Helen Clark: Speech at the 2013 Lambie-Dew Oration on “The World We Want: Health & Human Development in the 21st Century”
Helen Clark, UNDP Administrator
“The World We Want: Health & Human Development
in the 21st Century”
The 2013 Lambie-Dew Oration
For Sydney University Medical Society
Sydney University, Australia
I am pleased to join you at the University of Sydney for this year’s Lambie Dew Oration. My thanks go to the Sydney University Medical Society for inviting me to give this address.
In my lecture this evening, I will reflect on the intersection of health and development – a matter of great interest to me as a former Health Minister in New Zealand, and now as Administrator of the United Nations Development Programme and Chair of the UN Development Group.
Right now, governments, international organisations, and civil society around the world are discussing what the next global development agenda might look like. The target date for achieving the Millennium Development Goals (MDGs) is 2015, and there is general agreement that new objectives and goals should be set.
How health is framed in that agenda matters greatly, especially to people who are most susceptible and vulnerable to ill health: a pregnant woman in Africa who has neither pre-natal care nor a skilled birth attendant to assist delivery; a child anywhere who is exposed to second-hand smoke; or someone here in Sydney who may fear seeking an HIV test because of concern over how family or the health care provider might respond.
More broadly, the framing of health in the global development agenda matters to all of us. This agenda will help shape health priorities for years to come, informing how medicine and health care are practised, organised, and financed.
Health reflects the social, economic, cultural, and physical environments in which we are born and raised, and in which we live and work. Health reflects the choices we make collectively in our communities, our countries and our world. That is why health is inseparable from development.
These are the basic premises which underpin the contributions of my agency—the UN Development Programme (UNDP)—to health. While UNDP is not a specialized health agency, we do work in the health sphere, and we believe that health is central to development. Through our core work on human development—not least on governance, human rights, gender equality, and poverty reduction—we too can make significant and sustainable contributions to improving the health of the world’s most vulnerable people.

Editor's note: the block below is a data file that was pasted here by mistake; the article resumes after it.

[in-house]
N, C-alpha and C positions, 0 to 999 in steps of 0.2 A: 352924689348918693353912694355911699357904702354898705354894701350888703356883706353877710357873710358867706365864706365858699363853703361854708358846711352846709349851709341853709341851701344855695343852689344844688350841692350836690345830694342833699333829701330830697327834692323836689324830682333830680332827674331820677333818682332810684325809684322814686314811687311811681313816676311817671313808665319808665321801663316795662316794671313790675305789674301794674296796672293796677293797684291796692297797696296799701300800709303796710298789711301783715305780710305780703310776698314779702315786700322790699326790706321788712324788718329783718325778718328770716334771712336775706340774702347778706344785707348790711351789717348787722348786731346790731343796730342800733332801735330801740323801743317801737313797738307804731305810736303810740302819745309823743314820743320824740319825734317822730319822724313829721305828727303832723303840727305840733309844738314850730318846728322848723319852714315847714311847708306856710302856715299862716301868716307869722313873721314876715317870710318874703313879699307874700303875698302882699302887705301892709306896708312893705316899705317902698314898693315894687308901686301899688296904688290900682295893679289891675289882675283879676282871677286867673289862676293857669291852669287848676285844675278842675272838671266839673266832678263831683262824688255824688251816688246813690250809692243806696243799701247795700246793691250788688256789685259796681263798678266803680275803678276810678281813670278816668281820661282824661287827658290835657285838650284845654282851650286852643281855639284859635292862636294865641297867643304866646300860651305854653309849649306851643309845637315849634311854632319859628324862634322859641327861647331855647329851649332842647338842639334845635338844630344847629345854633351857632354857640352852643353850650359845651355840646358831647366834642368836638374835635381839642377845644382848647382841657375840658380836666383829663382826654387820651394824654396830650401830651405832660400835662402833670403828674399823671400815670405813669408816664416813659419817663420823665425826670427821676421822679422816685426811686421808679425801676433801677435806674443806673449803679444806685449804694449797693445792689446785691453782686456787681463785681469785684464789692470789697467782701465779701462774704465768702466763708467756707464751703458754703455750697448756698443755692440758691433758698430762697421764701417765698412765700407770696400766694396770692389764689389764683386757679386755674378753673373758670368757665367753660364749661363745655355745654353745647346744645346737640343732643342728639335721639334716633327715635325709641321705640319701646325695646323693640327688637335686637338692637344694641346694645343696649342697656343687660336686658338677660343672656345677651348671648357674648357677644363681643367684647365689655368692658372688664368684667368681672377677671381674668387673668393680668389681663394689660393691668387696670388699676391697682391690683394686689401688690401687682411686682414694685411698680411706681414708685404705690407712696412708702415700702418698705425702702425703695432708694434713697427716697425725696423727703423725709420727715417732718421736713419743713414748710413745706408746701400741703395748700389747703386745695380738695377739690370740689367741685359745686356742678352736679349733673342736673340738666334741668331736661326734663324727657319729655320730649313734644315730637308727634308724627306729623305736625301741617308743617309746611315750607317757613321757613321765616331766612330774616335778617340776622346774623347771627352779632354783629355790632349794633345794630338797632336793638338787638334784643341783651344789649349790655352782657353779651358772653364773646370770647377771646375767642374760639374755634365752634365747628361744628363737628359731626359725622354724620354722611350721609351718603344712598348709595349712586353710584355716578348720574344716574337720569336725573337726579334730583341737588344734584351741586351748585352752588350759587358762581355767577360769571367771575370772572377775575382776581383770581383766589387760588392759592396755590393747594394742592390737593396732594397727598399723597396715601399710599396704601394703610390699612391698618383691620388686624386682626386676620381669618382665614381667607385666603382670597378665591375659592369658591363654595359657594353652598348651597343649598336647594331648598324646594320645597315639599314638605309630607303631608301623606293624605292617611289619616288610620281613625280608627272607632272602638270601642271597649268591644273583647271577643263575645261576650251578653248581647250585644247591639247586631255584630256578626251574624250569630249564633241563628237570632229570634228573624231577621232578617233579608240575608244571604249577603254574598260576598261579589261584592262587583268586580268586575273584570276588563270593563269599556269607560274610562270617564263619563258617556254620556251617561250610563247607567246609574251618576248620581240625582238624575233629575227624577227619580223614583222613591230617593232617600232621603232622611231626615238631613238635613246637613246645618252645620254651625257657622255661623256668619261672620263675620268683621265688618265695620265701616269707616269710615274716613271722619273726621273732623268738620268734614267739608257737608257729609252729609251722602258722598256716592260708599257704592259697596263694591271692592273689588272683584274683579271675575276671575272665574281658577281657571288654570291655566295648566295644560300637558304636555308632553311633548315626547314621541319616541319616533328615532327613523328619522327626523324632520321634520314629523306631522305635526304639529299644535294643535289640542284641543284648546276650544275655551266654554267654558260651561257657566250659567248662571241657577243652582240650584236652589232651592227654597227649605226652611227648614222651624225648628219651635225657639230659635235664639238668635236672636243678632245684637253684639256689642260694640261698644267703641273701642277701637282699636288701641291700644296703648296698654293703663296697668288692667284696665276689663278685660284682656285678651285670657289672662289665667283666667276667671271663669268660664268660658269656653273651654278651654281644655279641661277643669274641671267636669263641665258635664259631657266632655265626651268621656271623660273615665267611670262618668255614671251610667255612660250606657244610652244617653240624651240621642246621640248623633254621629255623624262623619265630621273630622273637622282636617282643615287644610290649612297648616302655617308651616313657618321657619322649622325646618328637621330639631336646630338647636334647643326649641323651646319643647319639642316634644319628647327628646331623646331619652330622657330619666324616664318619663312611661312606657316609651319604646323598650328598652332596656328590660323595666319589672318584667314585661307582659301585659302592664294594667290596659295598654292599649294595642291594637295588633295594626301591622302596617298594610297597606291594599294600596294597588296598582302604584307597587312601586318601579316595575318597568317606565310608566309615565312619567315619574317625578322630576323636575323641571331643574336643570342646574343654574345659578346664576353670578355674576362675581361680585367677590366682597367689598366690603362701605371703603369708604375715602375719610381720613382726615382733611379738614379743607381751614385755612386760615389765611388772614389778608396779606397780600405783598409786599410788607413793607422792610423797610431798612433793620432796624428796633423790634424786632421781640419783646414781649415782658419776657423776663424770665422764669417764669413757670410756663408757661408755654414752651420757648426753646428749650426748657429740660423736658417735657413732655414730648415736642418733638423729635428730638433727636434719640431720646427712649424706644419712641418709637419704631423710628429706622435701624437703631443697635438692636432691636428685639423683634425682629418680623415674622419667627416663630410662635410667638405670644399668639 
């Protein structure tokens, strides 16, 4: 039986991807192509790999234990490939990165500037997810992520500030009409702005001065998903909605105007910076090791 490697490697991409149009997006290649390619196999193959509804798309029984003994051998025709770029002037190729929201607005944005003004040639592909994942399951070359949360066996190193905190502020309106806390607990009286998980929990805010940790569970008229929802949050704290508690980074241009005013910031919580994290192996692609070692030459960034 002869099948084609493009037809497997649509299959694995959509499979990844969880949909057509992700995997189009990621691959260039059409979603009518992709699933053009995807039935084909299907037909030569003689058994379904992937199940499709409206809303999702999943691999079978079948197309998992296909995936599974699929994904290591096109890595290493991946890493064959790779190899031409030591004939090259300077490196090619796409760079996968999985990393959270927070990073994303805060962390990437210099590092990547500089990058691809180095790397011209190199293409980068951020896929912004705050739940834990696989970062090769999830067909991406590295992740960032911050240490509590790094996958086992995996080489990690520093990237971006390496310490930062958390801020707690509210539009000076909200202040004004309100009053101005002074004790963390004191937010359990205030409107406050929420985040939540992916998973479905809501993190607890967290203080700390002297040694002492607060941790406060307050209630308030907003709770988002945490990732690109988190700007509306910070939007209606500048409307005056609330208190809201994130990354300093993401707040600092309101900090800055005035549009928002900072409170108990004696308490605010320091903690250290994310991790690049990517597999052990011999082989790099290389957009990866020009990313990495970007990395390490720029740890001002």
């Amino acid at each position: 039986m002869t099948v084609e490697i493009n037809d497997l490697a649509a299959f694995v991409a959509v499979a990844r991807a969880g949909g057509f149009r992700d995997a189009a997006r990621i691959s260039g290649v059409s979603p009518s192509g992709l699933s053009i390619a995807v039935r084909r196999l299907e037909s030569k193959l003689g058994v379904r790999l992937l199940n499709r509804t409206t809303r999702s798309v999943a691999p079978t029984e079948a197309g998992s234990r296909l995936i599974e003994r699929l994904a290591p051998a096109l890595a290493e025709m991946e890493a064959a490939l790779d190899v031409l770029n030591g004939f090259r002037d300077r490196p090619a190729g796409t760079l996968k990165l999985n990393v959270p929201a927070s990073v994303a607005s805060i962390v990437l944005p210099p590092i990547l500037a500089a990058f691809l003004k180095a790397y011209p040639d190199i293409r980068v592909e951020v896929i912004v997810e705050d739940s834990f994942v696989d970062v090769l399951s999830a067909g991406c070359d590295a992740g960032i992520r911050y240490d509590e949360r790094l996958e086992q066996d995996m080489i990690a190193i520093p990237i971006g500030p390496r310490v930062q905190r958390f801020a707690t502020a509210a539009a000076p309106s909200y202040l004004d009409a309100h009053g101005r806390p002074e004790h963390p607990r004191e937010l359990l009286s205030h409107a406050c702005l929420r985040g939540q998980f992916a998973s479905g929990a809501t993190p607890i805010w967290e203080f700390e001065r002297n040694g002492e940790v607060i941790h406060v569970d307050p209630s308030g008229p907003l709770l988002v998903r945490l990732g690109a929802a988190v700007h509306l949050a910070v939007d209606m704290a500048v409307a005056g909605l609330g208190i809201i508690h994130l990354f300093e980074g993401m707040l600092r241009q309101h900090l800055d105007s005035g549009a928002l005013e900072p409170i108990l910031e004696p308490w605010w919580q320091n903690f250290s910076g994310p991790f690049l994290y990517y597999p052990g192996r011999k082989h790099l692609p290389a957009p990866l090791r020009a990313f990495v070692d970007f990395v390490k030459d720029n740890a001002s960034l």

Health and Human Development
So what do we mean by “health”? What is “human development”? And how are they related?
The preamble to the Constitution of the World Health Organization (WHO), agreed in 1946, defines health as “a state of complete physical, mental, and social well-being and not merely the absence of disease or infirmity.” That definition stands to this day. It reminds us that good health is built on broad foundations and denotes far more than the absence of illness.
Two years later, the Universal Declaration of Human Rights was agreed at the United Nations. It declares that: “Everyone has the right to a standard of living adequate for the health and well-being of himself and his family.” The right to health has since been enshrined in global and regional human rights treaties and in many national constitutions.
The 1978 Alma-Ata Declaration adopted at the International Conference on Primary healthcare, expressed the need for urgent action by all governments, all health and development workers, and the world community to protect and promote the health of all people. It was the first international declaration underlining the importance of primary health care.
These documents unequivocally situate health as a universal human right. As such, health features prominently in the human development paradigm, the guiding framework for UNDP’s work. That paradigm owes much to the lifetime contribution to development thinking of Nobel Laureate Amartya Sen, who noted that health deprivation is the most central aspect of poverty.